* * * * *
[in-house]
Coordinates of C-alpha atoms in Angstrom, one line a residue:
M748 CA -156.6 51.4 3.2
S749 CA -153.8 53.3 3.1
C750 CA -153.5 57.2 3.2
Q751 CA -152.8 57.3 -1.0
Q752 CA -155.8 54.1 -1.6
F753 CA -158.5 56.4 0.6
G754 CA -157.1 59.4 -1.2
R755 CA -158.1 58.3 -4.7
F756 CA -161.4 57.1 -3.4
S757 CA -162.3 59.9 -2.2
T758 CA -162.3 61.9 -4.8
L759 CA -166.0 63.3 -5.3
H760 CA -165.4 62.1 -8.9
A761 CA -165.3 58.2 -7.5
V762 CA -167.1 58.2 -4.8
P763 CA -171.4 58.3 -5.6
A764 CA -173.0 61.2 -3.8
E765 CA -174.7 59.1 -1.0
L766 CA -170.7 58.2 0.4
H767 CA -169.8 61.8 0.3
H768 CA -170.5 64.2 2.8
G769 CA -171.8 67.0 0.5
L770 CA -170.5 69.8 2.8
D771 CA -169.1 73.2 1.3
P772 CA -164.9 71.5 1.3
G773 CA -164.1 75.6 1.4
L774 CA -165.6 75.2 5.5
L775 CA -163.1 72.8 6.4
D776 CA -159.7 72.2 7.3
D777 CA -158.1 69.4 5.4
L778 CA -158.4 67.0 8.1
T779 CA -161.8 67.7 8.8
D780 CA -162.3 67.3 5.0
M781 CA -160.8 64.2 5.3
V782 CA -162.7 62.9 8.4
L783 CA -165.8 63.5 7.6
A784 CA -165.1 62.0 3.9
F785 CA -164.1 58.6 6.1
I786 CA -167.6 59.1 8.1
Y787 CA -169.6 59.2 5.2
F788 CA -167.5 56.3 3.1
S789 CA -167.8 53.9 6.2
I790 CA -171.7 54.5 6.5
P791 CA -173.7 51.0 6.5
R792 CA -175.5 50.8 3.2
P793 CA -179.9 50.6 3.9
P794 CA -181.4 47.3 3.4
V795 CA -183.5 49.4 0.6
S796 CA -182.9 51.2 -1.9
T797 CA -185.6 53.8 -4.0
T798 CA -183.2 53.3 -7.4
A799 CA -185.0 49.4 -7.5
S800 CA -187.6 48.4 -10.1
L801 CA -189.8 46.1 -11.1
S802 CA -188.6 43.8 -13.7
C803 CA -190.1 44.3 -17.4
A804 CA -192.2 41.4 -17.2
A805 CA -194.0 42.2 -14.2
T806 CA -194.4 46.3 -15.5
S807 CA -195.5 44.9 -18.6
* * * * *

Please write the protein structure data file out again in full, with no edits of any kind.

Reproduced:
[in-house]
Coordinates of C-alpha atoms in Angstrom, one line a residue:
M748 CA -156.6 51.4 3.2
S749 CA -153.8 53.3 3.1
C750 CA -153.5 57.2 3.2
Q751 CA -152.8 57.3 -1.0
Q752 CA -155.8 54.1 -1.6
F753 CA -158.5 56.4 0.6
G754 CA -157.1 59.4 -1.2
R755 CA -158.1 58.3 -4.7
F756 CA -161.4 57.1 -3.4
S757 CA -162.3 59.9 -2.2
T758 CA -162.3 61.9 -4.8
L759 CA -166.0 63.3 -5.3
H760 CA -165.4 62.1 -8.9
A761 CA -165.3 58.2 -7.5
V762 CA -167.1 58.2 -4.8
P763 CA -171.4 58.3 -5.6
A764 CA -173.0 61.2 -3.8
E765 CA -174.7 59.1 -1.0
L766 CA -170.7 58.2 0.4
H767 CA -169.8 61.8 0.3
H768 CA -170.5 64.2 2.8
G769 CA -171.8 67.0 0.5
L770 CA -170.5 69.8 2.8
D771 CA -169.1 73.2 1.3
P772 CA -164.9 71.5 1.3
G773 CA -164.1 75.6 1.4
L774 CA -165.6 75.2 5.5
L775 CA -163.1 72.8 6.4
D776 CA -159.7 72.2 7.3
D777 CA -158.1 69.4 5.4
L778 CA -158.4 67.0 8.1
T779 CA -161.8 67.7 8.8
D780 CA -162.3 67.3 5.0
M781 CA -160.8 64.2 5.3
V782 CA -162.7 62.9 8.4
L783 CA -165.8 63.5 7.6
A784 CA -165.1 62.0 3.9
F785 CA -164.1 58.6 6.1
I786 CA -167.6 59.1 8.1
Y787 CA -169.6 59.2 5.2
F788 CA -167.5 56.3 3.1
S789 CA -167.8 53.9 6.2
I790 CA -171.7 54.5 6.5
P791 CA -173.7 51.0 6.5
R792 CA -175.5 50.8 3.2
P793 CA -179.9 50.6 3.9
P794 CA -181.4 47.3 3.4
V795 CA -183.5 49.4 0.6
S796 CA -182.9 51.2 -1.9
T797 CA -185.6 53.8 -4.0
T798 CA -183.2 53.3 -7.4
A799 CA -185.0 49.4 -7.5
S800 CA -187.6 48.4 -10.1
L801 CA -189.8 46.1 -11.1
S802 CA -188.6 43.8 -13.7
C803 CA -190.1 44.3 -17.4
A804 CA -192.2 41.4 -17.2
A805 CA -194.0 42.2 -14.2
T806 CA -194.4 46.3 -15.5
S807 CA -195.5 44.9 -18.6